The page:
This story was originally published on May 3, 2019.
Pinball is surging in popularity across the country. Here in Northeast Ohio, casual players are rediscovering once forgotten games. And there’s a competitive pinball scene brewing that draws in players from hundreds of miles away.
On this week’s State of the Arts, WKSU’s Mark Arehart has his quarters ready as he takes us through the region's pinball renaissance.
What begins with a little metal ball shooting into action has grown into an obsession for David Spasic.
"So we'll start it up, play a little bit," Spasic said as he saddles up to a vintage pinball machine.
As co-owner of Superelectric Pinball restoration on Cleveland’s west side, Spasic breathes new life into one of America’s forgotten pastimes.
"It’s been my day and night job for at least a year now."
It started when Spasic and some friends resurrected a machine from a lonely basement.
"We cleaned that one up. It ended up someone really wanted it, so we sold that one and bought a couple more and continued our obsession from then on. Now we have over 100 machines probably here."
They line the walls of the repair shop, from old analog games to more modern ones. Spasic said demand is only getting higher. So much so that Superelectric has opened a pinball parlor just around the corner in Gordon Square.
Nostalgia is a big factor, but he believes screen time fatigue and a need for social interaction are driving this pinball boom.
And it's not growing just here in Ohio.
"Just to put things in perspective, for 2018, there were 21,334 players [worldwide]," Josh Sharp said over the phone from Chicago.
He's the president of the International Flipper Pinball Association, the governing body for all things competitive pinball.
Sharpe and his team took over the IFPA in 2006, and they've seen more and more players join.
"It really has been this slow and steady year, over year, over year, over year growth."
The majority of players are in the United States, but Sharpe said players from Akron or Cleveland are ranked against players from across the globe.
"They can really compete against players in France who are playing the French circuit of events. We’ve found a way to normalize those results to be able to compare one player to another regardless of where their activity is coming from."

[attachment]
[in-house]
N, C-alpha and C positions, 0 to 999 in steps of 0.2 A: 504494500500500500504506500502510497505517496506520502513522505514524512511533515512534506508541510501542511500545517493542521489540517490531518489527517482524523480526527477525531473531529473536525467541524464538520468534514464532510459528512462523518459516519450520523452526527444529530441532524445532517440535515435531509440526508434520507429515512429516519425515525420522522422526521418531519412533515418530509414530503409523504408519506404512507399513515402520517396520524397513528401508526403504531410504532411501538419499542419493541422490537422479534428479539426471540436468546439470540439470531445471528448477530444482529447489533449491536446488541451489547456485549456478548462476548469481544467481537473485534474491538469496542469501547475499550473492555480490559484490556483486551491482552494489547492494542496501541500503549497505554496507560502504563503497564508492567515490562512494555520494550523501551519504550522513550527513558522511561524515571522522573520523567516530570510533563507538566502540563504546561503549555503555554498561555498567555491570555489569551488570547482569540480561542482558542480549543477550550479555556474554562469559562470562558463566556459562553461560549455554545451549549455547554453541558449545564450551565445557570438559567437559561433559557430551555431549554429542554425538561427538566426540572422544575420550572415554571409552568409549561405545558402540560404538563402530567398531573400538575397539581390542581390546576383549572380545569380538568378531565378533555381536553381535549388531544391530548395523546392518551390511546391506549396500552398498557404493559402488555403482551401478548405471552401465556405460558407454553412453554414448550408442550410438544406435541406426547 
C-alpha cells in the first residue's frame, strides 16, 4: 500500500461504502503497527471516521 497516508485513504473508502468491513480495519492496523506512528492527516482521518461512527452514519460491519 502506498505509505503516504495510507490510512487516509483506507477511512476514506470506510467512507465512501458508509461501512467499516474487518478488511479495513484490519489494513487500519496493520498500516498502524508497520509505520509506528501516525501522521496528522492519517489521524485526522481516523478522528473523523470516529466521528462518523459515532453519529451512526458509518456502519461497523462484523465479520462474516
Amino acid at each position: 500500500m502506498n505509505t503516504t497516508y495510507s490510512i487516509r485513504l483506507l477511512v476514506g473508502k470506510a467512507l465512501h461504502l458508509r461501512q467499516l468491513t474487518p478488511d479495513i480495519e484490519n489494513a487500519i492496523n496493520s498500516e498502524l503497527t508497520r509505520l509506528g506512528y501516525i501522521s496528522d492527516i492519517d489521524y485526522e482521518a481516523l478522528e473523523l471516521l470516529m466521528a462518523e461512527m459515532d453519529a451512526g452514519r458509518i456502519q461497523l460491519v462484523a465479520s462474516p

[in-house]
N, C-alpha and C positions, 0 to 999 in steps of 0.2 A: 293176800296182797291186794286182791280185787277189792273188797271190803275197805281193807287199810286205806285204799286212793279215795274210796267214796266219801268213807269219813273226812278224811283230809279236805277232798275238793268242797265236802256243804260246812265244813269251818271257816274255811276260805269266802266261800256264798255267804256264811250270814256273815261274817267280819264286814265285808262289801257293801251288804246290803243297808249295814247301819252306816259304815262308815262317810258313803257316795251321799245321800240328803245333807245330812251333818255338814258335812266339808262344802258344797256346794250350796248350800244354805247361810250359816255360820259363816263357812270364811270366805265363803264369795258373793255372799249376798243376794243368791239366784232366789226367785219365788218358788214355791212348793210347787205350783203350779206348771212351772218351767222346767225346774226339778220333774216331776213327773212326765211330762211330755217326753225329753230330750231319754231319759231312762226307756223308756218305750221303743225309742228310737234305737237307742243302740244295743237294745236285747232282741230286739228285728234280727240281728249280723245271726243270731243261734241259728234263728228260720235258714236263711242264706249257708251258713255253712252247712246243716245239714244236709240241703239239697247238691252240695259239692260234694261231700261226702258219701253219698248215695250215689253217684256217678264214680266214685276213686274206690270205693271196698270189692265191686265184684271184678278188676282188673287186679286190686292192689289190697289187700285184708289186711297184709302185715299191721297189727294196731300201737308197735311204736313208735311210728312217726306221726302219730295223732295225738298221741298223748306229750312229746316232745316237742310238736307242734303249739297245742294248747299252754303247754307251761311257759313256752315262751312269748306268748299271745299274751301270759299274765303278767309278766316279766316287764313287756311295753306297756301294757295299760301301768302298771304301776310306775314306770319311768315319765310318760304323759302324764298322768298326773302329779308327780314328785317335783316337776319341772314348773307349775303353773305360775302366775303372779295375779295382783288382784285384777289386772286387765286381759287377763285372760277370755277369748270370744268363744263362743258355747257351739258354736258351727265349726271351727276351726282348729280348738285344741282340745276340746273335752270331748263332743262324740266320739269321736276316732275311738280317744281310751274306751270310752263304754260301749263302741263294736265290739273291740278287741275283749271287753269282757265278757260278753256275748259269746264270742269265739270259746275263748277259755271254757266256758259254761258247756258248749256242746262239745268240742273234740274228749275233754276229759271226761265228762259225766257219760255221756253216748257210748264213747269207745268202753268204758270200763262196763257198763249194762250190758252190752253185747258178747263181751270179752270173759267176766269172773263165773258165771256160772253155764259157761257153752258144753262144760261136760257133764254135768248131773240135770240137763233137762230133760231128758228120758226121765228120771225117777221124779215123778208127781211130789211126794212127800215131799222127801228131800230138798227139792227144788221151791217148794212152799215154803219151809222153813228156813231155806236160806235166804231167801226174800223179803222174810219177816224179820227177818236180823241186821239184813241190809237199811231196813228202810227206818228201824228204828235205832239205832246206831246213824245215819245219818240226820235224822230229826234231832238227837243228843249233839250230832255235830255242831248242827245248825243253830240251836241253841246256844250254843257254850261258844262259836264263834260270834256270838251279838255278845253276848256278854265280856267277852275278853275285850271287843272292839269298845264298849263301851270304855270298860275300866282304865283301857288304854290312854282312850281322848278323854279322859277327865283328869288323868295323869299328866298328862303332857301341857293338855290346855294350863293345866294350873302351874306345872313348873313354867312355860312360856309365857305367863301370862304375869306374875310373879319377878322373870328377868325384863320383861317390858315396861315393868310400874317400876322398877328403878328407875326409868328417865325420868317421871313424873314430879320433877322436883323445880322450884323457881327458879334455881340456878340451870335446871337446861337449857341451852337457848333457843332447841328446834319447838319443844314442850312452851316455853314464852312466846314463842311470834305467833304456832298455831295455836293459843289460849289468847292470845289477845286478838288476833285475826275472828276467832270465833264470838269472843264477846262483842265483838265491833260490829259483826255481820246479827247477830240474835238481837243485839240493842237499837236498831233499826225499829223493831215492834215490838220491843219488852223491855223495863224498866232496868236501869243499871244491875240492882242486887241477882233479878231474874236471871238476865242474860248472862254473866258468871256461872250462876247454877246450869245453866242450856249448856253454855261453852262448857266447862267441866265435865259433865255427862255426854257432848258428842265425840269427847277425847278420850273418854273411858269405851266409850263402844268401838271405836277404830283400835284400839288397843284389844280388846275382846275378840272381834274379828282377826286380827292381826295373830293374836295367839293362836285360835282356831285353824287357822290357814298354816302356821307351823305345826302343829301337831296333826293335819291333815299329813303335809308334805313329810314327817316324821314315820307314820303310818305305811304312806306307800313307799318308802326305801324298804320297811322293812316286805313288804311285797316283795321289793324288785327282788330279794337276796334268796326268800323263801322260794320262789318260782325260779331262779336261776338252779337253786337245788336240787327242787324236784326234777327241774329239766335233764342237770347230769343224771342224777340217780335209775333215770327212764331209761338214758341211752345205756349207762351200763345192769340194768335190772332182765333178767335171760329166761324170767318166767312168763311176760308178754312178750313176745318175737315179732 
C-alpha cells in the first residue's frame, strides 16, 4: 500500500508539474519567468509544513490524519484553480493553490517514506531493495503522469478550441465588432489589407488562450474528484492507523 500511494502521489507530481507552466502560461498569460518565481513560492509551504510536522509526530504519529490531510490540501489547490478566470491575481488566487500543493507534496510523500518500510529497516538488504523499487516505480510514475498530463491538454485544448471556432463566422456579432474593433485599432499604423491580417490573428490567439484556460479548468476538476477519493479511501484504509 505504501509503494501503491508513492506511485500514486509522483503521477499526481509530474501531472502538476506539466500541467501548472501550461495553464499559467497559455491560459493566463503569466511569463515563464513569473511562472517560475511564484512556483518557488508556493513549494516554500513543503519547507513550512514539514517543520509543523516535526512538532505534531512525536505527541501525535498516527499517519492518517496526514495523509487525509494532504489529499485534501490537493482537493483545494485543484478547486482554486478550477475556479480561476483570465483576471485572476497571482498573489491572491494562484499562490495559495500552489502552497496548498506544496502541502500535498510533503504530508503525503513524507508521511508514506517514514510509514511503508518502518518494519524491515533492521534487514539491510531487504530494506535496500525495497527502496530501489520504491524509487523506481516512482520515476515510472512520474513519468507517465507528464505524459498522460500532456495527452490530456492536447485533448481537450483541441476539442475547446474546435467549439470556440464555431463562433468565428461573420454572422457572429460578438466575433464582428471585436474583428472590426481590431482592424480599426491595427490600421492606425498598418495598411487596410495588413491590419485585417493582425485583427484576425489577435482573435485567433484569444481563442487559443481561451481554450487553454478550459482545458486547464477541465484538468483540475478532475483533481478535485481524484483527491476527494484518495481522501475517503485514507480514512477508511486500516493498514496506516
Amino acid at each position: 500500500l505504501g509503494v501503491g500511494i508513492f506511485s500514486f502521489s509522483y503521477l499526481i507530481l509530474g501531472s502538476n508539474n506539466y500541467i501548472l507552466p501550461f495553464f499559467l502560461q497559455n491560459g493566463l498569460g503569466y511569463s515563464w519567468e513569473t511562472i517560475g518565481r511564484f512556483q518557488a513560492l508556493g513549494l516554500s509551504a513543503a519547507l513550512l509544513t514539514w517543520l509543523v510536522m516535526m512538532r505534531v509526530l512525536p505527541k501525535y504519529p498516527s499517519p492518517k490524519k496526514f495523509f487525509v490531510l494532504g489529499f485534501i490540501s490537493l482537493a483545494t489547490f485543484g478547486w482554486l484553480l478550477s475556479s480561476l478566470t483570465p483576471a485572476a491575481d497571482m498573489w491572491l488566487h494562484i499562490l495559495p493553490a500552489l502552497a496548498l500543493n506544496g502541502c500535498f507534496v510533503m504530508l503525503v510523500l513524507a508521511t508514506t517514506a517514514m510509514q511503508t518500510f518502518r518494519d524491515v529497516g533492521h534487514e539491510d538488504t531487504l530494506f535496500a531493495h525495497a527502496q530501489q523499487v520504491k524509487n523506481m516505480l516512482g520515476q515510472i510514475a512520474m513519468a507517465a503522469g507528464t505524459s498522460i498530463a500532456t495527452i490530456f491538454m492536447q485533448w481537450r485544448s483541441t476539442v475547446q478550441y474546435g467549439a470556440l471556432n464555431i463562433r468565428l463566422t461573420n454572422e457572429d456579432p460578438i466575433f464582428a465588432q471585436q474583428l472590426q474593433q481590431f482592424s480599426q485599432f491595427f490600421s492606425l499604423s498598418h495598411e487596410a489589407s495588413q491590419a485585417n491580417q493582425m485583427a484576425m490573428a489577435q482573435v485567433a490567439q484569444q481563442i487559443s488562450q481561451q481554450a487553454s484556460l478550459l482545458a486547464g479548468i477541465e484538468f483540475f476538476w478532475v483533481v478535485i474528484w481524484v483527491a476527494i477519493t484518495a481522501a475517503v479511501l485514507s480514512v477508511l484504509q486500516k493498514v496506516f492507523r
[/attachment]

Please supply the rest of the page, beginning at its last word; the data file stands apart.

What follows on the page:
Home Grown Heroes
There are pinball hot spots across America from Portland, Oregon to Pittsburgh.
Just ask Joe Kiskis who owns Kidforce Collectibles in Berea. "So the pinball scene in Ohio is really big. Cleveland is kind of a mecca for pinball," Kiskis said as dozens of pinball players flood his store for a tournament.
More than 150 players participate in this league trying to up their IFPA rankings.
"All of our events you can use as a stepping stone to go to states, go to nationals and go to worlds, and potentially become a world champion in pinball playing."
Some players here are ranked in the top 150 in the world, while others like 12-year-old Quin Verschuren are just starting out.
"It’s fun having people to play and try to beat," he said as his dad, Ian, looks on.
"You start finding these locations all across the country," Ian Verschuren said. "Lots of great places to go and see. It gives you something to do when you’re out and about."
The Belles and Chimes
About a dozen miles east, at Melt Bar and Grill in Independence, a different kind of pinball league is heating up.
"We're here for a women's pinball tournament," Megan Brown said as we're surrounded by pinball machines named after bands and movie heroes.
Brown runs the Cleveland chapter of Belles and Chimes, a women's only league.
She describes pinball as a "dude's game," but said that's changing. "All different kinds of people are getting into pinball and I’m pretty invested in cultivating more of a women's scene."
For Brown, who is ranked 16th in the world among women, pinball is a puzzle. The more you practice, the better you are at putting the pieces together.
As she racks up points with lightning speed she shows me basic flipper skills.
"But really it's about slowing the ball down and finding ways to catch a ball on the flipper and hold it and think about what you’re next shot is."
She pushes into the machine with her body, called tilting, to get the ball right where she wants it.
But if you tilt it too much, it's game over and time to grab some more quarters.
Brown thinks the area's pinball scene can go toe to toe with just about any other.
"If you’re coming to Cleveland, be ready. If you’re coming to Cleveland, people are ready to throw down."